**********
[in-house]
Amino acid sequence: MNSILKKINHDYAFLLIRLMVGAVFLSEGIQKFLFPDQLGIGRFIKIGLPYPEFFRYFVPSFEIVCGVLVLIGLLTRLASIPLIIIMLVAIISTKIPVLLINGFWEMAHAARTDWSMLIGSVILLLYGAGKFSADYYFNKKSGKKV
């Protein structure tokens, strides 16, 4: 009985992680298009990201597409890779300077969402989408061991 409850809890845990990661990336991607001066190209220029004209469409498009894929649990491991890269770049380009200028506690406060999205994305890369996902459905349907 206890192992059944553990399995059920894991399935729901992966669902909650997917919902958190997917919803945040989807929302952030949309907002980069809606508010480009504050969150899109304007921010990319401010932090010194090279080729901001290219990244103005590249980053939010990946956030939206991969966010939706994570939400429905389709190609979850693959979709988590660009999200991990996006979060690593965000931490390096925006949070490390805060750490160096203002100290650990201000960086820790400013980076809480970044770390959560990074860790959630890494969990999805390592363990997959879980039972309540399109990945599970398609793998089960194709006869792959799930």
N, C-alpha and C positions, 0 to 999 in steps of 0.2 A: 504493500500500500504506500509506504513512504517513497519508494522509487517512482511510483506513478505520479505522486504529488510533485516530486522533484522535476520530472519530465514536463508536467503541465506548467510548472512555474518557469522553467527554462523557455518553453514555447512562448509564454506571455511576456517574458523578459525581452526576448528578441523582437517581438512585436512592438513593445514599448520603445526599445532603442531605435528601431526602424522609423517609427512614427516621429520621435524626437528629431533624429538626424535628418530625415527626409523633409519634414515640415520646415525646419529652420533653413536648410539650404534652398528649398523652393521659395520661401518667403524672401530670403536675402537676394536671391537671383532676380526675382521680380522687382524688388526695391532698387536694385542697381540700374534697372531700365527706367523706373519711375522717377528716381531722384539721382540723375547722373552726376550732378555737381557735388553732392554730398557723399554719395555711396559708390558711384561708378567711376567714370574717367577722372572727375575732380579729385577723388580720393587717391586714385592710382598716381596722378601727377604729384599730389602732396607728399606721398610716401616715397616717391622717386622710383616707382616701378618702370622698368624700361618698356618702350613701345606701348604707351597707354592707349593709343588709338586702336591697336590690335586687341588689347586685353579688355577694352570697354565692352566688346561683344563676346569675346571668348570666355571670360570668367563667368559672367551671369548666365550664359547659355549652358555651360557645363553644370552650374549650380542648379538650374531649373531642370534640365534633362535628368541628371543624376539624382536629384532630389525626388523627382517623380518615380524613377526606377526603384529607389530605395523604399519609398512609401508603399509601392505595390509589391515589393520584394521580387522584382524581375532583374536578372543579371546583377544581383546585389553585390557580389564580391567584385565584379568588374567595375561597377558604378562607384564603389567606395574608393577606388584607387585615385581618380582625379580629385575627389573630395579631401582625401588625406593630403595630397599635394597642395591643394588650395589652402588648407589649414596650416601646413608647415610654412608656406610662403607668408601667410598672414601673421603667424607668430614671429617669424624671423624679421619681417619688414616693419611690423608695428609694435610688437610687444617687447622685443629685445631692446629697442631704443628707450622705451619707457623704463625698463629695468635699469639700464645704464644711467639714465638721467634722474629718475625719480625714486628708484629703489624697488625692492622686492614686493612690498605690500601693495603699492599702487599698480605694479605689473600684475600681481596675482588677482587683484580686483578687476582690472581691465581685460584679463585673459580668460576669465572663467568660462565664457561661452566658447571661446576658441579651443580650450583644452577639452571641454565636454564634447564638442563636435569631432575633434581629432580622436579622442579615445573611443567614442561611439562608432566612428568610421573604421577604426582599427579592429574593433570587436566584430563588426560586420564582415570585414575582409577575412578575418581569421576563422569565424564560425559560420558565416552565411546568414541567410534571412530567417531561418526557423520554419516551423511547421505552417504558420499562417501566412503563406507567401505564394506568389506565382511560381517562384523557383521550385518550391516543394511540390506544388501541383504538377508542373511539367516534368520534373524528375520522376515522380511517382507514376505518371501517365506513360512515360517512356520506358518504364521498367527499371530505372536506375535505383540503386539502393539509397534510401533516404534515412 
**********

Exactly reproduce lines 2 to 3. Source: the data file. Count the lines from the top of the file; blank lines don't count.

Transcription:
Amino acid sequence: MNSILKKINHDYAFLLIRLMVGAVFLSEGIQKFLFPDQLGIGRFIKIGLPYPEFFRYFVPSFEIVCGVLVLIGLLTRLASIPLIIIMLVAIISTKIPVLLINGFWEMAHAARTDWSMLIGSVILLLYGAGKFSADYYFNKKSGKKV
């Protein structure tokens, strides 16, 4: 009985992680298009990201597409890779300077969402989408061991 409850809890845990990661990336991607001066190209220029004209469409498009894929649990491991890269770049380009200028506690406060999205994305890369996902459905349907 206890192992059944553990399995059920894991399935729901992966669902909650997917919902958190997917919803945040989807929302952030949309907002980069809606508010480009504050969150899109304007921010990319401010932090010194090279080729901001290219990244103005590249980053939010990946956030939206991969966010939706994570939400429905389709190609979850693959979709988590660009999200991990996006979060690593965000931490390096925006949070490390805060750490160096203002100290650990201000960086820790400013980076809480970044770390959560990074860790959630890494969990999805390592363990997959879980039972309540399109990945599970398609793998089960194709006869792959799930």